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People at Work, Ep. 3: Laurie Bennett on unlearning leadership

3 min read

People at Work, Ep. 3: Laurie Bennett on unlearning leadership

Laurie Bennett, Founding Partner at Within People, explains why we must unlearn what we’ve come to know and accept about leadership.

We’re living and working in an age where the definition of what it means to be a leader is changing. In the past, many people assumed leadership positions by way of title, often without possessing the skills to effectively lead and inspire. I’m not saying this doesn’t still happen, but the democratization of leadership is now well underway.

“One of the big things that we're seeing with leadership right now is the change of the definition of leaders from the few people at the pointy end of a hierarchical business to leadership being something that’s expected and permitted to everybody across an organization.”

Laurie Bennett

Laurie Bennett

Founding Partner, Within People


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Leaders across the board are under scrutiny more now than ever before. From the White House to behind the Silver Screen, and every organization in between, the spotlight is on. We’re in an age where we can observe leaders in action and hold them accountable. The level of transparency we demand from leaders and the organizations they operate, has never been higher. People don’t tolerate poor leadership anymore. Gallup tells us that 50% of people who leave their jobs, leave bad managers, not bad organizations.

Laurie Bennett is a Founding Partner of Within People, a values-centric group focused on helping companies define and then live their true nature. Laurie is a passionate advocate of changing the definition of leadership to eliminate the damaging entrenched way of leading, while making a new way accessible to everyone. In this episode of the People at Work podcast, Bev and Laurie dig into why unlearning leadership is the first step in this process.

Unlearning leadership is about letting go of what we've come to associate with leadership, and what we've been told it's supposed to look like. It’s also about embracing a new framework to help individuals define and develop their own leadership brand and impact.

“If we start to change the definition of leadership, it makes it feel accessible to people who have never felt like leadership was something that was available to them.”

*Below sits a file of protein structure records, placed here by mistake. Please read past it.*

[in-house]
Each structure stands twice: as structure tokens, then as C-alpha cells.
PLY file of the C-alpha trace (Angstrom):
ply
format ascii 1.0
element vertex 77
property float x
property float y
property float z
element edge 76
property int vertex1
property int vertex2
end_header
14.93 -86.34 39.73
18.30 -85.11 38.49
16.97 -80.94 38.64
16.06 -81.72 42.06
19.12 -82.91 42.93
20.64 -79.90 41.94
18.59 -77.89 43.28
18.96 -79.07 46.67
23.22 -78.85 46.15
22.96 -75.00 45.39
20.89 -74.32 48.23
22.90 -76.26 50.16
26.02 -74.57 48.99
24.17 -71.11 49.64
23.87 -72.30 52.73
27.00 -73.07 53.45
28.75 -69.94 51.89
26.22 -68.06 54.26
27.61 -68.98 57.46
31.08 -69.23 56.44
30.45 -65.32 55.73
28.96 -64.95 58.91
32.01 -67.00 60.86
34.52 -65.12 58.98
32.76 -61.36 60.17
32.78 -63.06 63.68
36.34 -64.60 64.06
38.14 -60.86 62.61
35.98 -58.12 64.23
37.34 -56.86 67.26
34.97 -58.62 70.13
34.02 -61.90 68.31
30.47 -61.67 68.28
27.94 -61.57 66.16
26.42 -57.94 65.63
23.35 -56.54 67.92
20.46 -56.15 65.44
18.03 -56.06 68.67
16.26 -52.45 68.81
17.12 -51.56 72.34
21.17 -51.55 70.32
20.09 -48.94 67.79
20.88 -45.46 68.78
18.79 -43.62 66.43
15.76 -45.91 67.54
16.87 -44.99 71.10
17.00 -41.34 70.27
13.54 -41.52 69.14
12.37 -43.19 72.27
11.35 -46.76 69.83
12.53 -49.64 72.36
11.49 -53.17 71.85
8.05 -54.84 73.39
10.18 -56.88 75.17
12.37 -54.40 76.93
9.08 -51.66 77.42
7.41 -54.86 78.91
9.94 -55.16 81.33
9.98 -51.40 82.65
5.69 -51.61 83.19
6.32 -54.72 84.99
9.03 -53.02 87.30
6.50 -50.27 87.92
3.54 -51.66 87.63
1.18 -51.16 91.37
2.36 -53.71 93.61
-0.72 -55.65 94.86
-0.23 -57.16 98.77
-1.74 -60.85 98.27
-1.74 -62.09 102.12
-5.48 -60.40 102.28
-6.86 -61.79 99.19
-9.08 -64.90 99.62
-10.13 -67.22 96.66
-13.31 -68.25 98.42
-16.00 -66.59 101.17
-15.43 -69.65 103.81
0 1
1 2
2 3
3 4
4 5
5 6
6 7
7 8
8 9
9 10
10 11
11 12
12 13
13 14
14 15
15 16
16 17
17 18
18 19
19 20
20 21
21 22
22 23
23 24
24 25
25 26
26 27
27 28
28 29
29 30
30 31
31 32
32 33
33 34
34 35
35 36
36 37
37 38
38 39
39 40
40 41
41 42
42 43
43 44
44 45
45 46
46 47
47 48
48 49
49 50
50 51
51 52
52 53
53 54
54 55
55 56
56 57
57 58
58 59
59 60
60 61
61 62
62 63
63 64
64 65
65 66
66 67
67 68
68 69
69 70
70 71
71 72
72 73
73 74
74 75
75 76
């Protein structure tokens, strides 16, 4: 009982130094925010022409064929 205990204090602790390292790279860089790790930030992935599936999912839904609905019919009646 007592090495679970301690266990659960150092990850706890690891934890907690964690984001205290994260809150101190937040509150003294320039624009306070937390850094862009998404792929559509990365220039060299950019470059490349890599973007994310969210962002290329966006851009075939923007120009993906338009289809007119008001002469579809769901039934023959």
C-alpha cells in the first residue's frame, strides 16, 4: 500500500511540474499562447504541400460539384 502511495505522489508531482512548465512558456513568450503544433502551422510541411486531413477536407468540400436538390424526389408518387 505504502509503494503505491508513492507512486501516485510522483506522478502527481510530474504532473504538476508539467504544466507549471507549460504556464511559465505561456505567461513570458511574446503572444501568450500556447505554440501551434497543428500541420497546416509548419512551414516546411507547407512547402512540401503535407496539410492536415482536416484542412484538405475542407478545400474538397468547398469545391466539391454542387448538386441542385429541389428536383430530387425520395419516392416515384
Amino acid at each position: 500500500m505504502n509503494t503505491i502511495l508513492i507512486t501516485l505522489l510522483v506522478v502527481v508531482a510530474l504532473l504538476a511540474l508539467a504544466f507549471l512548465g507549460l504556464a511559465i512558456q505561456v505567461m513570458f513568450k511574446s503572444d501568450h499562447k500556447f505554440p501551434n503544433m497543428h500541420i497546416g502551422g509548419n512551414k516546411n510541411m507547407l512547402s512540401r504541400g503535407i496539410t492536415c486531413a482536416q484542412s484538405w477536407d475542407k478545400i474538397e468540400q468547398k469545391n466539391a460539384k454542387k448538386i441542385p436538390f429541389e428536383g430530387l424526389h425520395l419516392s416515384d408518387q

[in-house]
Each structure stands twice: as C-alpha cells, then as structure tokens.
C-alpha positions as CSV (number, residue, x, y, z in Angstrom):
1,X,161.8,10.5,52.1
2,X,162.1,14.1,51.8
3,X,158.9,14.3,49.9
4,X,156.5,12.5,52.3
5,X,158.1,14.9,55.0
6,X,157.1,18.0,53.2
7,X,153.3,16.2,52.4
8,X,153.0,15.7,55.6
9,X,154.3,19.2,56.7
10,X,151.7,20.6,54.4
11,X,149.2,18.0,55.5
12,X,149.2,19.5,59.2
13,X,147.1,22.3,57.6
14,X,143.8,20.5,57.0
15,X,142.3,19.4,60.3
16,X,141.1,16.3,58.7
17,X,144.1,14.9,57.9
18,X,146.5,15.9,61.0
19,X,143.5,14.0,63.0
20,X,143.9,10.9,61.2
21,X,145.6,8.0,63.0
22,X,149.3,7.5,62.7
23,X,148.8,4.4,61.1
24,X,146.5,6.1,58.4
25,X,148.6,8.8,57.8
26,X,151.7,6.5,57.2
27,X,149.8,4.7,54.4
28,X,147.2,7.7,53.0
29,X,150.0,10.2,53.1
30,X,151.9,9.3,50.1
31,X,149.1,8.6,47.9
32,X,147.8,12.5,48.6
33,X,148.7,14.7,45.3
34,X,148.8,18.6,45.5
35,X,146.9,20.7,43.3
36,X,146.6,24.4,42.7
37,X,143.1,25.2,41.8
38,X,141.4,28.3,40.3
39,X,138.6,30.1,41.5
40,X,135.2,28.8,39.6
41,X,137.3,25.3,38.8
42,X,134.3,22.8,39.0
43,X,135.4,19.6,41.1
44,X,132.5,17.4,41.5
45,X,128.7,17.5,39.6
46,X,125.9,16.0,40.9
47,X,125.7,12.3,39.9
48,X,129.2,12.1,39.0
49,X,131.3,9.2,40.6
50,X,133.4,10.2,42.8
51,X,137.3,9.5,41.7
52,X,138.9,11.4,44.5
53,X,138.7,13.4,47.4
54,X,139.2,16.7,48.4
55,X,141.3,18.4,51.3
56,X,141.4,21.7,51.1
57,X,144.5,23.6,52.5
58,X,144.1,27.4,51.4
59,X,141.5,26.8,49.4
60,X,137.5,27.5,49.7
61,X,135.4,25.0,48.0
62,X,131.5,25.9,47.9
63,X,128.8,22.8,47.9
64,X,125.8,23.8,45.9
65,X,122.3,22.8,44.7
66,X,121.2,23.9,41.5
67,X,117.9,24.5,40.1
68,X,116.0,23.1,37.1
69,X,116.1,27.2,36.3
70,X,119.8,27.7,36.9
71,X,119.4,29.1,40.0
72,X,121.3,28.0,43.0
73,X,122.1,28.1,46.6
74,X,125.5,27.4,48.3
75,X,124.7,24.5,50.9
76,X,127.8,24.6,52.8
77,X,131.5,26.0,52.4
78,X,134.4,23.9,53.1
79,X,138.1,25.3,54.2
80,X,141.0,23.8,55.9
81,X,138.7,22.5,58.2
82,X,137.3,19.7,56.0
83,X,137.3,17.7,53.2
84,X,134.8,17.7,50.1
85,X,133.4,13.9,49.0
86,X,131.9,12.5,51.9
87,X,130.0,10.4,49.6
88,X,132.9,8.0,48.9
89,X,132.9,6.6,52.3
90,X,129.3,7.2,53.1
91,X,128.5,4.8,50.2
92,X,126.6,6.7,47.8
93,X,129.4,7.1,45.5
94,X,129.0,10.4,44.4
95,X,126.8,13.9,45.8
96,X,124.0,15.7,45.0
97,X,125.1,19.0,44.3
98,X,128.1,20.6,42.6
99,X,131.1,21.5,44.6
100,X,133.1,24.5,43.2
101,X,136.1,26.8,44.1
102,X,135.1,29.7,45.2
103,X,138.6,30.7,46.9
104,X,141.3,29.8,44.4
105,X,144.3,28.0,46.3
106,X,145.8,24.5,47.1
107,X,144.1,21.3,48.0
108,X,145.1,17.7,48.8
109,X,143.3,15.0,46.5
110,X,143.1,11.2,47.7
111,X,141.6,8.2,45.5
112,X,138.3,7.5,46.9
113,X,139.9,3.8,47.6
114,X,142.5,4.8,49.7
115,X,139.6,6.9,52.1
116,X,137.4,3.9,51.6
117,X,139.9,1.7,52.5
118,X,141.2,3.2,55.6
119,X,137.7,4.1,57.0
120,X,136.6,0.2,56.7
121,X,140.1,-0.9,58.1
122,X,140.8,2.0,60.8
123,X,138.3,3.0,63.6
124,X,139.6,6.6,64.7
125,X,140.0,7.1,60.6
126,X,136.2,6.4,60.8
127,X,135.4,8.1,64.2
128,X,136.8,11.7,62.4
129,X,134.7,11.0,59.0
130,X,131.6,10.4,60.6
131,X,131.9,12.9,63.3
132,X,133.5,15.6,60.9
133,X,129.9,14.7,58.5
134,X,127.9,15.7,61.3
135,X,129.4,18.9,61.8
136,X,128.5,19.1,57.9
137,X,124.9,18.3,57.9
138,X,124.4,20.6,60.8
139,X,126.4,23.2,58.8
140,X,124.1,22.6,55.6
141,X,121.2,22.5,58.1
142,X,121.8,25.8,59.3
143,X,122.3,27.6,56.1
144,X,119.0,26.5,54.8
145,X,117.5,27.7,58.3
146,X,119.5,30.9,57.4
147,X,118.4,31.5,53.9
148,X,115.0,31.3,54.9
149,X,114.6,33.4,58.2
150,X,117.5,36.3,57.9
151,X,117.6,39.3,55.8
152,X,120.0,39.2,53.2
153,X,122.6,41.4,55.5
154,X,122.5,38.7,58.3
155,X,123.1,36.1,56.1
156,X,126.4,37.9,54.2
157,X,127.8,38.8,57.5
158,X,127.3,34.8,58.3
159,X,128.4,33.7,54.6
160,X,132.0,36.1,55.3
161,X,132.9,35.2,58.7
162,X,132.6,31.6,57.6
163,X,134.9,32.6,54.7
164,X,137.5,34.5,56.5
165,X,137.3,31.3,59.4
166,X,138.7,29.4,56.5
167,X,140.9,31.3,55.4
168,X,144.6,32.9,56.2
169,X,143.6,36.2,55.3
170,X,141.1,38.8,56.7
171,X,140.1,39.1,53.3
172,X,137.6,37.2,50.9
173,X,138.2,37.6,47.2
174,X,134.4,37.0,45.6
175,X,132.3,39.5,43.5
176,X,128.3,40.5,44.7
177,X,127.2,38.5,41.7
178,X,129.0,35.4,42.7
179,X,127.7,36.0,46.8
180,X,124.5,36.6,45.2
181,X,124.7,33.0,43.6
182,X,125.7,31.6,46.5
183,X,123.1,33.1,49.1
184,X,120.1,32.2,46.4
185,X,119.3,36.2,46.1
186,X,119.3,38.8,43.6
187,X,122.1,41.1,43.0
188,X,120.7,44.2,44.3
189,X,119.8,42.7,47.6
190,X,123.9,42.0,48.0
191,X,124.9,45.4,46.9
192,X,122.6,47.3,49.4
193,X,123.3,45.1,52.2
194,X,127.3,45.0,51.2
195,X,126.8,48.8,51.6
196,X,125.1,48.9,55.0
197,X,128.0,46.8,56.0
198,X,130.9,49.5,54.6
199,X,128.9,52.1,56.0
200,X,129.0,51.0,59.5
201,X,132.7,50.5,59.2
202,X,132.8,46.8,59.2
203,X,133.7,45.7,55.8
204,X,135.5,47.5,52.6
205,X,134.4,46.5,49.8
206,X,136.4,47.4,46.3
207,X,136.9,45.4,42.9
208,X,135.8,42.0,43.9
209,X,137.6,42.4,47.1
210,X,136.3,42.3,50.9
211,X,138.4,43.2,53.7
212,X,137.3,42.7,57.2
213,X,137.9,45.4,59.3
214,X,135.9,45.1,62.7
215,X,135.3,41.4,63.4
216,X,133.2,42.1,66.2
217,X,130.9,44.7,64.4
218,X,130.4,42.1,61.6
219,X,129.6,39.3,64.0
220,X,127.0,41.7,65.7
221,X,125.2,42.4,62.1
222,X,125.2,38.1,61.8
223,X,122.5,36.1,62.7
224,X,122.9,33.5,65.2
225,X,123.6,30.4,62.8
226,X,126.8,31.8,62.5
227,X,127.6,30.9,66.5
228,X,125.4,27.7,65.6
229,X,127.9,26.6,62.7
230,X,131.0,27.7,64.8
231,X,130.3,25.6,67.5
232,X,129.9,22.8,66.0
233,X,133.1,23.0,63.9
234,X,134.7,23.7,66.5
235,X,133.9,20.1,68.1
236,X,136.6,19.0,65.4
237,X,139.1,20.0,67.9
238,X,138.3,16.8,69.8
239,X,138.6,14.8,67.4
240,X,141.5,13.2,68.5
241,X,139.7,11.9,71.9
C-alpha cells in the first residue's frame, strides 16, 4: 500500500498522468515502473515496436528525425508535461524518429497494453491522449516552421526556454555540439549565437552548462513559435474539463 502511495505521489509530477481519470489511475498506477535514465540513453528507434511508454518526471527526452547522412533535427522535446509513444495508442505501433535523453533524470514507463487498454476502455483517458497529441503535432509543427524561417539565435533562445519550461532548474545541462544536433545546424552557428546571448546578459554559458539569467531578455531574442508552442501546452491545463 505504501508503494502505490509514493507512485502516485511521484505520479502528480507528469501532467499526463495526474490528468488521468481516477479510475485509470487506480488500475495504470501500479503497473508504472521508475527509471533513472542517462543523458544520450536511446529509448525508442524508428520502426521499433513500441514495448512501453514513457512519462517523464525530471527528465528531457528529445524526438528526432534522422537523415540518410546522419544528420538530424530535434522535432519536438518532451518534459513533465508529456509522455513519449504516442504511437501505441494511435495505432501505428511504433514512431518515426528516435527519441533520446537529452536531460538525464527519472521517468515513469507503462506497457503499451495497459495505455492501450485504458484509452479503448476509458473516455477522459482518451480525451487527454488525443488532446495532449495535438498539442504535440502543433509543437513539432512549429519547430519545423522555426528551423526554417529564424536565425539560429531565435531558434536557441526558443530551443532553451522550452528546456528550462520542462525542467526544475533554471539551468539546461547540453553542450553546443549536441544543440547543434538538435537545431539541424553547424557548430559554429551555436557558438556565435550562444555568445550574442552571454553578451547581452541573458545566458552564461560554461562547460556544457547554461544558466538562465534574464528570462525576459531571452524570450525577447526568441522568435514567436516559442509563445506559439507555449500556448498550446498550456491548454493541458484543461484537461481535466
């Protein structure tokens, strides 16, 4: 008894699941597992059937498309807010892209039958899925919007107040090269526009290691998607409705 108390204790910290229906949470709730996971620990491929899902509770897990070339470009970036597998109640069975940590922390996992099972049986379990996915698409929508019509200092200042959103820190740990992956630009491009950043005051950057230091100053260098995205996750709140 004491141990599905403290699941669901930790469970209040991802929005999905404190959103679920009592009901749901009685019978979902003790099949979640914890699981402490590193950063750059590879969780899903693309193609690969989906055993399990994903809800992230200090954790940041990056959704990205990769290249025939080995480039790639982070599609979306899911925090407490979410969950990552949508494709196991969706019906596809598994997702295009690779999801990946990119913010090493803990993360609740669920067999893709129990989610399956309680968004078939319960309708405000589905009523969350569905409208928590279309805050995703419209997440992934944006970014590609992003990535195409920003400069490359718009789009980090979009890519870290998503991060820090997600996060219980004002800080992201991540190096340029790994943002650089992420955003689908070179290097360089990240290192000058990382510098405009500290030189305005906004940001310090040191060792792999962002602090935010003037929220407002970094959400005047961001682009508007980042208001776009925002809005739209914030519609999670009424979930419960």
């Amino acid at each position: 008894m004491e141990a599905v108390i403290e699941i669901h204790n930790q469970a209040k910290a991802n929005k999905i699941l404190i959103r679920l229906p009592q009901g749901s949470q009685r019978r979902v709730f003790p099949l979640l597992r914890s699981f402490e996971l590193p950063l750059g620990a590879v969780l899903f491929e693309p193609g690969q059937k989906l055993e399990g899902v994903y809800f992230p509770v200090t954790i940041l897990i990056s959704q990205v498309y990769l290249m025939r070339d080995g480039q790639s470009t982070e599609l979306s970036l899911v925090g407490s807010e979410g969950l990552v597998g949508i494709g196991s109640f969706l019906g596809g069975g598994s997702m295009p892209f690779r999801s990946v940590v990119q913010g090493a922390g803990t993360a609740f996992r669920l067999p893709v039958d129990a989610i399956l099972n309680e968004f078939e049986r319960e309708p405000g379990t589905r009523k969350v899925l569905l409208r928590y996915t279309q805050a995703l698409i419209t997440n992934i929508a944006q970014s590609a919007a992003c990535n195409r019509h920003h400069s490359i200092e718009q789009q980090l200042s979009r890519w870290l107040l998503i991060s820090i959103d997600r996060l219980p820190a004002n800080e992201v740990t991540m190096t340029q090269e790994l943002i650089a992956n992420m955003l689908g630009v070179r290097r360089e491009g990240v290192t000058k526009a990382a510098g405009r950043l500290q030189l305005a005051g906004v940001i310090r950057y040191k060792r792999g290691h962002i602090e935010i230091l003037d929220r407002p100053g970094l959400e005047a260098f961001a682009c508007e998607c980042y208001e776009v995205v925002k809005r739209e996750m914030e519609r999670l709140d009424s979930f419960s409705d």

Laurie talks about recent research he conducted with his partners on the traits of a new breed of leaders. Their exploration revealed eight qualities: vulnerability, creativity, courage, conviction, empathy, curiosity, patience, and love. What’s most encouraging about these traits is that they’re already within reach for all of us.

That’s because we’re born with them. However, over time and as we grow up, we learn to cover them up because that’s what society demands of us. We’re taught not to fail, not to show emotion, not to admit when we don’t know the answer. But that’s not good enough anymore. The full human orientation of leadership with strengths and vulnerabilities equally present, is a requirement to thrive in today’s workplace.

“The new qualities of leadership aren't contingent on where you went to school, how much money you have, what color your skin is, what your gender might be. They're essential human qualities, and if you can show up to these, you are leading.”

The most encouraging part of Laurie’s ideas on unlearning leadership is the wholehearted organizations it will build. If every person sees themselves as having leadership potential, casts away the traditional view of leadership, and fully embraces the emotive qualities of leaders, the collective impact will be tremendous. I hope you’ll take the time to listen to Laurie’s interview, and hear more about his fascinating thesis. I’m sure we all agree that a new way of leading is long overdue.

About Laurie Bennett

Founding Partner, Within People

Twitter | LinkedIn

Laurie works with leadership teams the world over to embed purpose and values into their brands and businesses. He lives at the foot of Grouse Mountain in North Vancouver with his wife and young son.

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Corey Moseley

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